Colleagues from the University of California, Irvine Libraries have shared with me their chart (PDA Vendor Chart) for evaluating the patron driven offerings from e-book aggregators. Please have a look and use if you can. If you have any questions about the chart please contact Tony Lin at the UCI Libraries.
Charleston Conference – eBooks, Not just another binding preconference
Session 2 – eBooks and Libraries: Workflow & Cataloging Issues
Implementing ebooks in a traditional print environment presents different challenges and opportunities. Cataloging, workflow integration, content discovery, vendors and licensing agreements, budgeting, and patron driven acquisition issues will be discussed along with practical advice from librarians.
Supplier-provided MARC records-with-purchase have become the norm for aggregated ebooks as libraries cope with large title sets and limited resources. While this appears to be an extension of the general trend toward shelfready new purchases and outsourced cataloging, the ebook model is not a parallel to the print paradigm. Deb Silverman will discuss some of the issues that both libraries and vendors face as they try to integrate ebook records from vendors into their locally curated catalogs, and how the cataloging community is addressing some of these issues to insure that the catalog functions as an integrated effective discovery tool.
Deb Silverman, Manager of Technical Services, Coutts Information Systems presentation
If you are headed to Charleston next week and have Wednesday free, please consider attending the preconference. The full program is listed here. Summaries/highlights will be posted to the blog after the event.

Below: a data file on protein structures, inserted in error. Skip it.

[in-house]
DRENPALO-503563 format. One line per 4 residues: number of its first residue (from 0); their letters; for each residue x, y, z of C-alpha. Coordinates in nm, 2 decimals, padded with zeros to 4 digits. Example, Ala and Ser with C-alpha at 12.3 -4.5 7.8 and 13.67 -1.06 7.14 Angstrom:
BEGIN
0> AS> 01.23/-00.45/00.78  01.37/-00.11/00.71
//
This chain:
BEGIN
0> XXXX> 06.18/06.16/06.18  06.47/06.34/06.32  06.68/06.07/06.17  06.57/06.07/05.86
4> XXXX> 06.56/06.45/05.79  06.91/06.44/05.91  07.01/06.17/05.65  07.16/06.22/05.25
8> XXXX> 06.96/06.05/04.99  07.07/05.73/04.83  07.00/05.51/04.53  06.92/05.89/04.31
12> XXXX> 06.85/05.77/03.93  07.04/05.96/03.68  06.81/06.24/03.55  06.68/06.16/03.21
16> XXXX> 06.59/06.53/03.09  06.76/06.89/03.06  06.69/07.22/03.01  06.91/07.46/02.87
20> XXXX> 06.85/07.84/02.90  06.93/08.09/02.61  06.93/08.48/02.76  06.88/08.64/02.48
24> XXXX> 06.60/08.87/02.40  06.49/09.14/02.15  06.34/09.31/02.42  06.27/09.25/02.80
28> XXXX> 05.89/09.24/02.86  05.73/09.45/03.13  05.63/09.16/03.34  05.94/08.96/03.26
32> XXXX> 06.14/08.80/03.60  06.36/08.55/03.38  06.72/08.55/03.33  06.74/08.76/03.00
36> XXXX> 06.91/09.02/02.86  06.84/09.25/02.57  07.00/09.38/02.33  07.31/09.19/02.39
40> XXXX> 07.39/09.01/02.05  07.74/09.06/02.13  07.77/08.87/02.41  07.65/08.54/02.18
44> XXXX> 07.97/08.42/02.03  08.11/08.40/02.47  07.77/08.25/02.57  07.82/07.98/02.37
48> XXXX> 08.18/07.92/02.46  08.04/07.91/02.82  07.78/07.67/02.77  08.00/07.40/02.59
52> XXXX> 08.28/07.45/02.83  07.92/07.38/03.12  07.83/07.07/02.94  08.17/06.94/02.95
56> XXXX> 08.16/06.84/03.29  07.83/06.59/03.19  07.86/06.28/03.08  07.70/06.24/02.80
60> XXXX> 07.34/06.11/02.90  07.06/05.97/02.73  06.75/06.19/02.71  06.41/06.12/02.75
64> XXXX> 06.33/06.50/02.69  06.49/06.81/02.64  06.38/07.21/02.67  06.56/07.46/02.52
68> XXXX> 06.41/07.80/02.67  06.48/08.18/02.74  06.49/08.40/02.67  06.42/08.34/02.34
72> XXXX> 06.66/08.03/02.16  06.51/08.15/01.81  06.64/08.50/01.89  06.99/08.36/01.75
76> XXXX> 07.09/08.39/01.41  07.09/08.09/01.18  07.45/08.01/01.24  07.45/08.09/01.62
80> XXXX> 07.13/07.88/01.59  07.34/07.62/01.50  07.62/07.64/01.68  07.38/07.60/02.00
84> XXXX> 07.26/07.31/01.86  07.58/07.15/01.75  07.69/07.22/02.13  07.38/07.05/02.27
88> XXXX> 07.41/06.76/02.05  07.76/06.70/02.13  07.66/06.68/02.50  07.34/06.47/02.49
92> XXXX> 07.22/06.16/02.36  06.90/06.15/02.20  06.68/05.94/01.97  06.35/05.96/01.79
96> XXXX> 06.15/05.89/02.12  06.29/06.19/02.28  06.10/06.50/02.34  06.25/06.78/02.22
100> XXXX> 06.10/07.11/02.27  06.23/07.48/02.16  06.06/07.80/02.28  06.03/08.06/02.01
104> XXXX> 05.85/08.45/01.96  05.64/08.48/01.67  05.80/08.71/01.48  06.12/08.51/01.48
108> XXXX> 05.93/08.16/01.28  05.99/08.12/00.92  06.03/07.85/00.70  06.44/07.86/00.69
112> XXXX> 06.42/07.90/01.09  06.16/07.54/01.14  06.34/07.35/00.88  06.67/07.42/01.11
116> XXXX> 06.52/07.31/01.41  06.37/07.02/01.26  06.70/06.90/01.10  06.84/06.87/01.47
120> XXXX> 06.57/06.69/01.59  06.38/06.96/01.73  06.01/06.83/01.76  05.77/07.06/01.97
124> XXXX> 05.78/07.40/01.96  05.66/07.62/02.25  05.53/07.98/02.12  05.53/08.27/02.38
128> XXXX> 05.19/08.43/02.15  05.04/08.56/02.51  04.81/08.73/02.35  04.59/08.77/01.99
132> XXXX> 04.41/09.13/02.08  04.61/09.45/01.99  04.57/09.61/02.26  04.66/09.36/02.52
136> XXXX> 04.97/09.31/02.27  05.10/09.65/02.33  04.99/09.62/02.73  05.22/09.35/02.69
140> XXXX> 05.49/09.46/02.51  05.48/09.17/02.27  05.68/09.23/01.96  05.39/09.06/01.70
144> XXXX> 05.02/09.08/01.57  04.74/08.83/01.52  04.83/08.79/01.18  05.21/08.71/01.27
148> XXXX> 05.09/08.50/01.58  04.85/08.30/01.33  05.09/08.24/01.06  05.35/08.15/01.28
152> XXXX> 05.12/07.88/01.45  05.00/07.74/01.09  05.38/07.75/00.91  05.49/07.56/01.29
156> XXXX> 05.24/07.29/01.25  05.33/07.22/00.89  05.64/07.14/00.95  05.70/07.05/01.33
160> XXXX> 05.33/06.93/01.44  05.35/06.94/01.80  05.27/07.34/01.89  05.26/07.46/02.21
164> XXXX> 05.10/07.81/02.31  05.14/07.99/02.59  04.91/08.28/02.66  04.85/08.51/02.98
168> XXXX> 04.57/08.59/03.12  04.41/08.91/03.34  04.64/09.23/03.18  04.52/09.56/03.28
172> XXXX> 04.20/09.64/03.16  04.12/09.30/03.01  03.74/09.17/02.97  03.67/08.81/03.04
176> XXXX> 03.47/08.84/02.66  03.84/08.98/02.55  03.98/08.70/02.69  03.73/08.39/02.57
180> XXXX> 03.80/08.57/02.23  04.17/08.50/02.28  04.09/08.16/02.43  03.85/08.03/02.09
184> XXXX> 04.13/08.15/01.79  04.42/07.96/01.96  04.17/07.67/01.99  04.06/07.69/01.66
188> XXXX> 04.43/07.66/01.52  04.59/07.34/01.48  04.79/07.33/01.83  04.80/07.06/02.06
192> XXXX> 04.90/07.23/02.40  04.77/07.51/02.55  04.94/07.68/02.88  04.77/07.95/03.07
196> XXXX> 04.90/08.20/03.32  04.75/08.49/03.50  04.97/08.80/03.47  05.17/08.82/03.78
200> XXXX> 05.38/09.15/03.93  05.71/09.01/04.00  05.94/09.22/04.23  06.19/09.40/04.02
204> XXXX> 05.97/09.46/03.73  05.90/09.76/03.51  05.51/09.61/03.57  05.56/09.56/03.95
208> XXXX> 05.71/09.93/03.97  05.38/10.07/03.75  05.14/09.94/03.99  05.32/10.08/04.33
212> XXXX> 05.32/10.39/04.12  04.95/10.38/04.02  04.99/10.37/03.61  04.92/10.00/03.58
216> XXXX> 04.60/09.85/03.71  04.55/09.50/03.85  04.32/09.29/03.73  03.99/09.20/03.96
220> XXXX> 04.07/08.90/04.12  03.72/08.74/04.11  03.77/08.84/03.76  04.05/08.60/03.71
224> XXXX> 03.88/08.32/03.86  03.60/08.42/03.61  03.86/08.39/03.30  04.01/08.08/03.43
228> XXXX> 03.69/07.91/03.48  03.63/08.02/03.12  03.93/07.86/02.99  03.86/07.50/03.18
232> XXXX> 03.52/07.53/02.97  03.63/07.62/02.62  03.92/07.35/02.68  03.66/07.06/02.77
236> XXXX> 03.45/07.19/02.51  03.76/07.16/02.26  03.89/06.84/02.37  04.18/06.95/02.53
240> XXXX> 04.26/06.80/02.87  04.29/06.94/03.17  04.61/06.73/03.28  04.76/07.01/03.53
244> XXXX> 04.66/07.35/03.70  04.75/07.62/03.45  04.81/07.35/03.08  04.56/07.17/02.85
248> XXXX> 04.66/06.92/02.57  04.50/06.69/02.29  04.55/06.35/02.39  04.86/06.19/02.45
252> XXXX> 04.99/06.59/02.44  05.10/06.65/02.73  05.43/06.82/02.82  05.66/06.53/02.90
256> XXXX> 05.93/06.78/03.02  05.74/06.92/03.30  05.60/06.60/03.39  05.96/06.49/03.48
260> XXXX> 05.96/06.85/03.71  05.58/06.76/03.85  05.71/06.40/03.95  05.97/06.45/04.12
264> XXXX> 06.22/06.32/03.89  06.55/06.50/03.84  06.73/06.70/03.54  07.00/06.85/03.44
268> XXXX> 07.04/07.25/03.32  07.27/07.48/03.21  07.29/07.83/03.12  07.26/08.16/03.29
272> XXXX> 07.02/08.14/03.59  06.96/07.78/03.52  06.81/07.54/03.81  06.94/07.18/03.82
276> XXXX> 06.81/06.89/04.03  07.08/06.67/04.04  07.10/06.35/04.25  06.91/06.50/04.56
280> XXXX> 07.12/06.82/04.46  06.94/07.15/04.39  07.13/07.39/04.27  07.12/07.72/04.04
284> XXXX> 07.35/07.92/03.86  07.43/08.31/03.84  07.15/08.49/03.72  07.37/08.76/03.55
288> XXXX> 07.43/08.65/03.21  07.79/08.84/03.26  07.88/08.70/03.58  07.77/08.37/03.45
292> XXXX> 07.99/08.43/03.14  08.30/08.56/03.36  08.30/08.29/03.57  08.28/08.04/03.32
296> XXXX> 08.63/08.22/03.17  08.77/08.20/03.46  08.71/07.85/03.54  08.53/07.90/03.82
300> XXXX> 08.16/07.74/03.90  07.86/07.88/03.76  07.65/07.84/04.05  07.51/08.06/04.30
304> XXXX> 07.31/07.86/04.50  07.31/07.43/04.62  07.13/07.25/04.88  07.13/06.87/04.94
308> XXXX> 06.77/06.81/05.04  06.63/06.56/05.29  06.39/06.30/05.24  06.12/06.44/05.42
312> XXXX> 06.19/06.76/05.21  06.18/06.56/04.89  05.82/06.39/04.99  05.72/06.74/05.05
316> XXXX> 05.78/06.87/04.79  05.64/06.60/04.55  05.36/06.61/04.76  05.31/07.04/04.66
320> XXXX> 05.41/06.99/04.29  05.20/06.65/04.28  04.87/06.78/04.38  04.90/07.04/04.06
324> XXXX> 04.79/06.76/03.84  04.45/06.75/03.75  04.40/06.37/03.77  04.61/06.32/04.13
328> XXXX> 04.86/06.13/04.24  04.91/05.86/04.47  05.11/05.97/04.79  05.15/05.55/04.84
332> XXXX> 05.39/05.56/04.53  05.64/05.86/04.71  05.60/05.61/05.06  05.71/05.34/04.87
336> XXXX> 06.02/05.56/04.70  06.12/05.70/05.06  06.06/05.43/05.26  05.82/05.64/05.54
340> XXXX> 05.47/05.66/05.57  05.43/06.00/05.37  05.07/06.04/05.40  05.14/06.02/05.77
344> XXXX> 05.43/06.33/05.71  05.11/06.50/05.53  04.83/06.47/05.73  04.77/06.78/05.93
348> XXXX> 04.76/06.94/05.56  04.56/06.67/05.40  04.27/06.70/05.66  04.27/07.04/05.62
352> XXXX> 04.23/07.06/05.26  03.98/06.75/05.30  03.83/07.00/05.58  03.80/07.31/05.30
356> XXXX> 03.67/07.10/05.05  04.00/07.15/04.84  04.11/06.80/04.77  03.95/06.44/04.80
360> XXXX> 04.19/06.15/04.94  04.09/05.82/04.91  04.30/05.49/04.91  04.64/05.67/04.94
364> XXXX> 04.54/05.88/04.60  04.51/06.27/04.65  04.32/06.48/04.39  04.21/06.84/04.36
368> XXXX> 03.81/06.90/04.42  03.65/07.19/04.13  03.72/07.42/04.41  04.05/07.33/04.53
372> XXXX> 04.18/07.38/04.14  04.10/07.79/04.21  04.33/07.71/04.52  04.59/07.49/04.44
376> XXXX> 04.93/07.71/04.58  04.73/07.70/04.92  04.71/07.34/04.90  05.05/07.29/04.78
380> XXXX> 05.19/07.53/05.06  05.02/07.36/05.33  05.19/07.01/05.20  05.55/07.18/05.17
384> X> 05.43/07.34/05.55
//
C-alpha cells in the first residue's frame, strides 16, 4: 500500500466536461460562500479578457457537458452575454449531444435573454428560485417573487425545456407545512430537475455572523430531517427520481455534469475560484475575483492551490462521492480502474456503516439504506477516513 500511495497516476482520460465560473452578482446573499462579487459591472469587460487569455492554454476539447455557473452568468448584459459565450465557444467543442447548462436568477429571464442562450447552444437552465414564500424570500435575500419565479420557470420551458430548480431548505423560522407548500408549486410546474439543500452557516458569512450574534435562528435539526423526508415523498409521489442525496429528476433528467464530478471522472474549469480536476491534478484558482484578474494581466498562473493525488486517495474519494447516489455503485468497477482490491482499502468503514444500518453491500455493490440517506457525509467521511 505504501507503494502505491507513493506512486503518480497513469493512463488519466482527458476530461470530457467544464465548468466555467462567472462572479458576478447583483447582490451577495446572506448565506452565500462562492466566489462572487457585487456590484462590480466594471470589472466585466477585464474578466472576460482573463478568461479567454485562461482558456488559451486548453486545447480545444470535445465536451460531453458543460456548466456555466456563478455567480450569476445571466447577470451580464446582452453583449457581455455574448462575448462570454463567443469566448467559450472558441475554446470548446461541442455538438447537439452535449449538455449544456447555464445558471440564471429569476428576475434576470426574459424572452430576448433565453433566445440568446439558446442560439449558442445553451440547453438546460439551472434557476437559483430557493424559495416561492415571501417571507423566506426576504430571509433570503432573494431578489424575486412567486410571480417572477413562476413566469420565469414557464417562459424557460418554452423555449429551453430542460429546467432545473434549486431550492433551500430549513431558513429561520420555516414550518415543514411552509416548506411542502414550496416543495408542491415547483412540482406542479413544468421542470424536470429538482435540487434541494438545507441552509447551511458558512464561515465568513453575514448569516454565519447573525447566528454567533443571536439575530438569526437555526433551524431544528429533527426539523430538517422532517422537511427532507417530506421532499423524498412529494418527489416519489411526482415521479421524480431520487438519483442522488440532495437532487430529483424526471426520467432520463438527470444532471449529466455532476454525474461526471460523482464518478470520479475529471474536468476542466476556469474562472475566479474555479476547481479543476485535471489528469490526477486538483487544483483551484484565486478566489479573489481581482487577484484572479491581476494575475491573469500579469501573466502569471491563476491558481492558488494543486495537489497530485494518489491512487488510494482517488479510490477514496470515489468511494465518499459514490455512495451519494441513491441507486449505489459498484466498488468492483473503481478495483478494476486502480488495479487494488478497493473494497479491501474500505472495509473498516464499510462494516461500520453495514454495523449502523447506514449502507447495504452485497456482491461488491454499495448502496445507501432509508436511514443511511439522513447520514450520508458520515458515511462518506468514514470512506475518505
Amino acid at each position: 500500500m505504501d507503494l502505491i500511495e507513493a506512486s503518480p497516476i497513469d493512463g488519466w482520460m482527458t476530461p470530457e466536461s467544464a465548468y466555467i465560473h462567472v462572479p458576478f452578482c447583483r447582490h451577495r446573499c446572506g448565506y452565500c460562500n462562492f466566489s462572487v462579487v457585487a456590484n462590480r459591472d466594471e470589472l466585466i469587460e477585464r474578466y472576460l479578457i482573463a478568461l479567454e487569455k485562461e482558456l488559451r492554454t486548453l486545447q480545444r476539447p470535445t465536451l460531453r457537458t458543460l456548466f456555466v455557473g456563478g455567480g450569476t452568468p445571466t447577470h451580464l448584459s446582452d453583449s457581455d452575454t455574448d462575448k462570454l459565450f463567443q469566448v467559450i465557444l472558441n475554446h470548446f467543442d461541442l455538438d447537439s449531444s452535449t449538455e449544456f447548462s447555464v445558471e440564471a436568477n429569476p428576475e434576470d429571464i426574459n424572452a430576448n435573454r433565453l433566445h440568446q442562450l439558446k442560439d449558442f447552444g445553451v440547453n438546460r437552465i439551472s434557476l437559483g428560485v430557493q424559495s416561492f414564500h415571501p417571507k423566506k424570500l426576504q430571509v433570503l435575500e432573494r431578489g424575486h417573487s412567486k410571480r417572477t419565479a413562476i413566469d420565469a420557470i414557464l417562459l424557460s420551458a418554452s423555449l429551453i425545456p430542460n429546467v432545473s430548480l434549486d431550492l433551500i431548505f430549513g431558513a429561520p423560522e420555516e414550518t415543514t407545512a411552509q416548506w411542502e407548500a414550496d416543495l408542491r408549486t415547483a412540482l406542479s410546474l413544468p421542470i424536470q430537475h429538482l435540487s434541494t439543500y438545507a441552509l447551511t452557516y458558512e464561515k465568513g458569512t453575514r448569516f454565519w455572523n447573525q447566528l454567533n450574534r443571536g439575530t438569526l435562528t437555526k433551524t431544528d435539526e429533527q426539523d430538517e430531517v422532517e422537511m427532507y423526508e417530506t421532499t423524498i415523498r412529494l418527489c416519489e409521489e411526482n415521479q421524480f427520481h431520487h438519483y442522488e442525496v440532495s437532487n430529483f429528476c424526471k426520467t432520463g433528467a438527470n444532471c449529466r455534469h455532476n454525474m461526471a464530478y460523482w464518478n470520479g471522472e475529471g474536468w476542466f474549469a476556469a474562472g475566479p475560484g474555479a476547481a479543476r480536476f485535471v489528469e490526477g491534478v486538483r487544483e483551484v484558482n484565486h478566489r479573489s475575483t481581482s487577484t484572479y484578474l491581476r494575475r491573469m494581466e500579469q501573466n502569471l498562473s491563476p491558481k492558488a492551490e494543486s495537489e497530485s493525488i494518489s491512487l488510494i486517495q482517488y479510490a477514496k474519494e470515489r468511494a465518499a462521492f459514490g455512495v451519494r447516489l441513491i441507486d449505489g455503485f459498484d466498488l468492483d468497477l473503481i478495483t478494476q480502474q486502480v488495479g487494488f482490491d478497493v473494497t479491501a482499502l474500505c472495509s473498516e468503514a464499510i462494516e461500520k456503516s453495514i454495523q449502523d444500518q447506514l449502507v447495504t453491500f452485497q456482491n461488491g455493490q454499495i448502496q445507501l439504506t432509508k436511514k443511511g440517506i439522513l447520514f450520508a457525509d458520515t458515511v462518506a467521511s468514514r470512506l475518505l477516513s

EBOOKS: NOT JUST ANOTHER BINDING
XXIX CHARLESTON CONFERENCE – ISSUES IN BOOK AND SERIAL ACQUISITION
CHARLESTON, SC, WEDNESDAY, NOVEMBER 4, 2009:
eBooks are not just another binding. As with any new technology, librarians and publishers are discovering many challenges in implementing ebooks. This full day pre-conference will explore several of these challenges including: ebook standards, such as epub, DRM, interface features, and archiving; ebook readers and their use by aggregators and libraries; workflow issues in libraries like approval plans and catalog records; ebook economics including business models and transitioning from P to E; and the issues surrounding the discoverability and visibility of ebooks.
While at ACRL, I met a Librarian at Wellesley College by the name of Deborah Lenares. She was in the midst of evaluating ebook aggregator platforms and shared with me her comparative spreadsheet. It’s quite thorough and I thought it could be a great community project to work on it together. So, Deborah has posted this spreadsheet to google docs and it is open and available for editing by anyone.
Document is available here: https://spreadsheets.google.com/spreadsheet/ccc?key=0AtHuZMbGK8S1dGpsZHdhYmZsLUhqbW50STZlcTZPT3c&hl=en_US#gid=0
The University of California – Irvine also did a comparison spreadsheet. It is available for download here: http://www.libraries.wright.edu/noshelfrequired/2010/01/06/checklist-for-evaluating-patron-driven-business-models/
Finally, the Joint Information Systems Committee (JISC) in the United Kingdom maintains an academic database assessment tool for e-books. Users select vendors and the comparison data is displayed based on user choice. It is available here: http://www.jisc-adat.com/adat/adat_ebooks.pl